Eagles running back Boston Scott explains what Joshua 1:9 means to him

 Boston Scott #35 of the Philadelphia Eagles carries the ball against the Washington Redskins during the first half at FedExField on December 15, 2019, in Landover, Maryland.
Boston Scott #35 of the Philadelphia Eagles carries the ball against the Washington Redskins during the first half at FedExField on December 15, 2019, in Landover, Maryland. | Getty Images/Scott Taetsch

Before scoring three touchdowns on Sunday to help the Philadelphia Eagles clinch a playoff birth, running back Boston Scott explained in a radio interview how the Old Testament verse Joshua 1:9 has given him confidence in the face of adversity as a smaller football player. 

Scott, 24, recently sat down with Associated Press sportswriter Rob Maaddi to take part in his “Faith on the Field” radio program broadcast from Center Square Tavern in Woolwich Township, New Jersey. 

At 5 feet 7 inches tall and about 203 pounds, Scott has been considered undersized throughout his career and even in college when he was a walk-on at Louisiana Tech University. He was promoted from the Eagles' practice squad to the gameday roster back in October.

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In a game against the New York Giants on Sunday, Scott silenced any doubters as he had the best game of his young National Football League career. He scored three rush touchdowns and rushed for 54 yards on top of recording 84 receiving yards on six receptions. The performance earned Scott the title of NFC Offensive Player of the Week

Scott explained in his interview with Maaddi that although there have been doubters of his abilities throughout his career, he has taken most of his motivation from his desire to prove those who have believed in him right. 

“That’s the kind of a mindset that is a little biblical,” Maaddi replied. “I know you are a believer and you are a brother in Christ. We appreciate that about you too, as well. We do appreciate who you are, not just who you are on the field but who you are inside as a man of Christ, as a believer.”

Maaddi noted that Scott posted Joshua 1:9 on his Twitter bio. 

The verse reads: “Have I not commanded you? Be strong and courageous. Do not be afraid; do not be discouraged, for the LORD your God will be with you wherever you go."

After pointing out that Joshua 1:9 and Philippians 4:13 are both common verses favorited by many athletes, Maaddi asked Scott to explain what the significance of Joshua 1:9 is to him. 

“So that [verse] stuck with me for a long time,” Scott said. “I’ve definitely been through a lot of adversity. I was a walk-on at Louisiana Tech. There were a lot of times when I faced adversity with injuries [and] with not playing.”

Scott continued by saying that he understands that the NFL is like a “revolving door” where “you can be in” or “you can be out” depending on your performance.

“How you perform on the field kind of dictates how people see you and how people view you,” Scott explained. “But I know that at the end of the day, no matter if I am the best football player or if things don’t even work out with football, I know that regardless, God loves me for who I am. That is not going to change regardless of what happens to me.”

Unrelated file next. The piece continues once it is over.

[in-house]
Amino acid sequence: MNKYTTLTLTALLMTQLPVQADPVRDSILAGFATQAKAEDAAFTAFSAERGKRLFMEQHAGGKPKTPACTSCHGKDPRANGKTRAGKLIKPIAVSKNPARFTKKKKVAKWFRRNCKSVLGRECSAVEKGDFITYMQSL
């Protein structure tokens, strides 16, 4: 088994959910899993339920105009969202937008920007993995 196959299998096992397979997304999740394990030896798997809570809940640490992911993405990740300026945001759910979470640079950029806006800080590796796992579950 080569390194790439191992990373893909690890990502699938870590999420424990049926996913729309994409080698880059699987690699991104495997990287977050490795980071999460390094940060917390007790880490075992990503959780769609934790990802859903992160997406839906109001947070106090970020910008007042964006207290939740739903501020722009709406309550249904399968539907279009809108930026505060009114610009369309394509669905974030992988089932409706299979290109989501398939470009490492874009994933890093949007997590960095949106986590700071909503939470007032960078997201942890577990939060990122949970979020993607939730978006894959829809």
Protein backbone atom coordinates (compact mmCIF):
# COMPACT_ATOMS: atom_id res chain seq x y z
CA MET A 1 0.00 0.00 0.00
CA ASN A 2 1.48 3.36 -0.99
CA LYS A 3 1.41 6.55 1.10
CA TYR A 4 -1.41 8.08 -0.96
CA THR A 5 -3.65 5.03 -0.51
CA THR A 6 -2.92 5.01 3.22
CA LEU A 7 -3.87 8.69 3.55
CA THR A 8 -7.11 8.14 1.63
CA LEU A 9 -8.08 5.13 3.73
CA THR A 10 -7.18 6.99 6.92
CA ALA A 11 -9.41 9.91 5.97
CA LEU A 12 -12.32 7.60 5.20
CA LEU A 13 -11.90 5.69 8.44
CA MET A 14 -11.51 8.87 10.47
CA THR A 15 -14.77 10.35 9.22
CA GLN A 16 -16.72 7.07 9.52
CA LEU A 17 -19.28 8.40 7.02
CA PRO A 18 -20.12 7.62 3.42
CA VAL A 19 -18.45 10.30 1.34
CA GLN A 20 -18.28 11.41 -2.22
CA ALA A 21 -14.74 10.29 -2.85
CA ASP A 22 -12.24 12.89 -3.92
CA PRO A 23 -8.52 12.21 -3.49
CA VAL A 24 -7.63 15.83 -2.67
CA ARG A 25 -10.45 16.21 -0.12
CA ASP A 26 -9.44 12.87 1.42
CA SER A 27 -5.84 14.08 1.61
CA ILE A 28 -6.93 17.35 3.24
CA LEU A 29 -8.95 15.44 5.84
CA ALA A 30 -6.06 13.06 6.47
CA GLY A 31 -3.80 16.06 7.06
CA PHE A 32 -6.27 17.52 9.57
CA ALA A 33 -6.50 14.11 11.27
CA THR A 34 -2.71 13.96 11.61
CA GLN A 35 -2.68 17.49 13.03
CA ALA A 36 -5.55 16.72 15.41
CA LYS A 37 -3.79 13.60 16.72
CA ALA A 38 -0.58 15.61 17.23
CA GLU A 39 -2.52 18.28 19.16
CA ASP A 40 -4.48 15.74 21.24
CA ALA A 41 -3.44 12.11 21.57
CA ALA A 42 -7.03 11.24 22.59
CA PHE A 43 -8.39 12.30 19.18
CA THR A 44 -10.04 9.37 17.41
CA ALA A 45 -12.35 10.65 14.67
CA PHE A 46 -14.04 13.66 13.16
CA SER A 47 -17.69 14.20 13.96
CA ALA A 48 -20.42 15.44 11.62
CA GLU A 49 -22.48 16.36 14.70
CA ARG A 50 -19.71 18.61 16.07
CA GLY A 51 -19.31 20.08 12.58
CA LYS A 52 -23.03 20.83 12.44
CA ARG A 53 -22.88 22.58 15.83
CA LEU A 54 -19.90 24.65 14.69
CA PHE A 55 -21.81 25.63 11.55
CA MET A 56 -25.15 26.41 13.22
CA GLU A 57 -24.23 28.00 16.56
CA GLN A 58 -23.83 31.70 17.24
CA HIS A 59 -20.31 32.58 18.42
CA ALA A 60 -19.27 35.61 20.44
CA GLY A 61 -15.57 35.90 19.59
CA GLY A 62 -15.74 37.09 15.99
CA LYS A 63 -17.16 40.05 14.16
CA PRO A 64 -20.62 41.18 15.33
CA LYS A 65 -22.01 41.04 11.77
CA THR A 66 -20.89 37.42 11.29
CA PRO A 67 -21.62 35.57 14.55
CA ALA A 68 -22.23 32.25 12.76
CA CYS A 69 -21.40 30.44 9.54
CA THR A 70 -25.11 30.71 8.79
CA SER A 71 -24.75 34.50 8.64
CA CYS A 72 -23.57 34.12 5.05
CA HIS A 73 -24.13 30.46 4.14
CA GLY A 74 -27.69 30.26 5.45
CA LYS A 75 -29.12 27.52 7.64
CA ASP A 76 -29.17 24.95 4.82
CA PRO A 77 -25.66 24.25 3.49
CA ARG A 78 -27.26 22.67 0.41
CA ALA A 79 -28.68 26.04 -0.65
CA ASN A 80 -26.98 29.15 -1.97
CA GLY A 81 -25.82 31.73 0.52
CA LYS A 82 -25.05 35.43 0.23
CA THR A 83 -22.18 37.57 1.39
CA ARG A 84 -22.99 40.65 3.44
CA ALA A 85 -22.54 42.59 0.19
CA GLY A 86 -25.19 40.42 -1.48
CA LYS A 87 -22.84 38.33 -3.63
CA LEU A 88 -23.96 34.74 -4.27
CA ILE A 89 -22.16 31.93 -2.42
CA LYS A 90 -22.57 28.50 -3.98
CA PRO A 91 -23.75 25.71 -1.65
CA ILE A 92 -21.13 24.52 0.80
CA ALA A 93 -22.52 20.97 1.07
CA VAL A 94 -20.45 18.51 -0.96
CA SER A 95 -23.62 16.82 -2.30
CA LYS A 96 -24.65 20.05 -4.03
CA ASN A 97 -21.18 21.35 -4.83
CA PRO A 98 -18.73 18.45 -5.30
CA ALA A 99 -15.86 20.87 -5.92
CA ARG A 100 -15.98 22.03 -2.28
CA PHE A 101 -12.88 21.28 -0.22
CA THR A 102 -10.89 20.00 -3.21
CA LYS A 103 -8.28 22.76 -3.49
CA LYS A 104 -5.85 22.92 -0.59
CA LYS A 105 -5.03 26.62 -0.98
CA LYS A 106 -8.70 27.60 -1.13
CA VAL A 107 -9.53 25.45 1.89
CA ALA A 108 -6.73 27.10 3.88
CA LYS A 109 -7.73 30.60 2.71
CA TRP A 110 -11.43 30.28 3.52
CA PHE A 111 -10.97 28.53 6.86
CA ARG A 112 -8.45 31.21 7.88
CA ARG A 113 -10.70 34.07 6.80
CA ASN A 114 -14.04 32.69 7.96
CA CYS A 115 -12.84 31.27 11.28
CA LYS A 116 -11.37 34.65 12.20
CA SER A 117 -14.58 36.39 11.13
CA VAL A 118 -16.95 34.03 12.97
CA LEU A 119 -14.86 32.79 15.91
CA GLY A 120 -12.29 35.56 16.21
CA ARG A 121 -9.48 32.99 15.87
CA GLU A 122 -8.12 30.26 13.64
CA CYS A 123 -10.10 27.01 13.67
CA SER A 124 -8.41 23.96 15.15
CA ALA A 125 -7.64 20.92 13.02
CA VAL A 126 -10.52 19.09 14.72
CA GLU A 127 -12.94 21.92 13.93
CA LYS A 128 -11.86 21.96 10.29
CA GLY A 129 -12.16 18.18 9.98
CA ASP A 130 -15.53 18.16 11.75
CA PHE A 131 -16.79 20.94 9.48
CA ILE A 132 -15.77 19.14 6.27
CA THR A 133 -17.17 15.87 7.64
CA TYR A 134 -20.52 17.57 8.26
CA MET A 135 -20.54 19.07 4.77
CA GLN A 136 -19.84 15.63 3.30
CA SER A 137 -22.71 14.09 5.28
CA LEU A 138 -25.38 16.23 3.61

“So whether that is stepping on the field, whether that’s in life, I know that no matter what I go through, He is always going to be with me no matter what,” Scott added.  “That’s why I carry myself with confidence. That’s why I am strong. That’s why I am courageous, because that is what He has commanded us to be.”

The Eagles are a team with many believers in Christ. The Franchise is about two seasons removed from its first Super Bowl victory. Along with interviewing the Eagles' players, Maaddi also wrote a book titled Birds of Pray: The Story of the Philadelphia Eagles’ Faith, Brotherhood, and Super Bowl Victorypublished by Zondervan. 

The book details how the players on the championship team held each other accountable on and off the field. It also describes the players' weekly Bible studies and prayer gatherings the night before games. 

With Scott being new to the Eagles in 2019, Maaddi asked him his thoughts on the team’s faith culture. 

“It is really cool to see not just players but coaches and people that are involved in administration take part in the Bible studies and the chapel,” Scott said. “Like I said, there is a great nucleus of guys on the team that believe: Zach Ertz, Carson Wentz, Greg Ward. There are guys that I can continue to name that are there consistently. I know there are guys that are there that I can confide in if I have something come up in my life.”

Scott assured that he and his teammates know that God has a greater assignment for them than football.  

“At the end of the day, we are playing a game,” Scott stressed. “The bigger picture here is that we are on a mission … to spread the good news of Jesus Christ. And, we do that using our platform. We understand that’s the main objective for us as followers.”

Before he joined the Eagles, Scott played his rookie season with his hometown team, the New Orleans Saints. It was there that he was teammates with and sought advice from one of the league’s most respected veterans and devout Christians, Benjamin Watson. 

“Anytime I could I was trying to sit down and talk to him just to pick his brain,” Scott said. “He has been a part of a lot of teams. So I was just trying to soak up as much wisdom as I could. He had plenty to say. [He's a] very intelligent individual. He is very involved with social issues and I have a lot of respect for him.”

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